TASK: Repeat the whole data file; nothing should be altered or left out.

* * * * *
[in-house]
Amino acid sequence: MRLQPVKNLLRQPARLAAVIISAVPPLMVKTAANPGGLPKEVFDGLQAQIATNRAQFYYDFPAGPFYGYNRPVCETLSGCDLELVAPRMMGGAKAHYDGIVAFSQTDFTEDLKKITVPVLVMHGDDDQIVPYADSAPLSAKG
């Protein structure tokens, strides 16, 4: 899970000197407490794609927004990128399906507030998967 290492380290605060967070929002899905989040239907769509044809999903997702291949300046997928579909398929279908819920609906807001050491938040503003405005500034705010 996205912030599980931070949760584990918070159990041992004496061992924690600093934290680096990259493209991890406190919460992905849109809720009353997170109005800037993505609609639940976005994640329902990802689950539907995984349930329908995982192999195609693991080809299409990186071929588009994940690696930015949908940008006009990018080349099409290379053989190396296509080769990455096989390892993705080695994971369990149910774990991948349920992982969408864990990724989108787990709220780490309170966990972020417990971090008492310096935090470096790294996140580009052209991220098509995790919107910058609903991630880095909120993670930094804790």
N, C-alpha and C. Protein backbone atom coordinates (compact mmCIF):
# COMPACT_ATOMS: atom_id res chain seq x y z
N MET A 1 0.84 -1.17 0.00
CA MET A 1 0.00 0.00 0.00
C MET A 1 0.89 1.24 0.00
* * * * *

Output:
[in-house]
Amino acid sequence: MRLQPVKNLLRQPARLAAVIISAVPPLMVKTAANPGGLPKEVFDGLQAQIATNRAQFYYDFPAGPFYGYNRPVCETLSGCDLELVAPRMMGGAKAHYDGIVAFSQTDFTEDLKKITVPVLVMHGDDDQIVPYADSAPLSAKG
């Protein structure tokens, strides 16, 4: 899970000197407490794609927004990128399906507030998967 290492380290605060967070929002899905989040239907769509044809999903997702291949300046997928579909398929279908819920609906807001050491938040503003405005500034705010 996205912030599980931070949760584990918070159990041992004496061992924690600093934290680096990259493209991890406190919460992905849109809720009353997170109005800037993505609609639940976005994640329902990802689950539907995984349930329908995982192999195609693991080809299409990186071929588009994940690696930015949908940008006009990018080349099409290379053989190396296509080769990455096989390892993705080695994971369990149910774990991948349920992982969408864990990724989108787990709220780490309170966990972020417990971090008492310096935090470096790294996140580009052209991220098509995790919107910058609903991630880095909120993670930094804790």
N, C-alpha and C. Protein backbone atom coordinates (compact mmCIF):
# COMPACT_ATOMS: atom_id res chain seq x y z
N MET A 1 0.84 -1.17 0.00
CA MET A 1 0.00 0.00 0.00
C MET A 1 0.89 1.24 0.00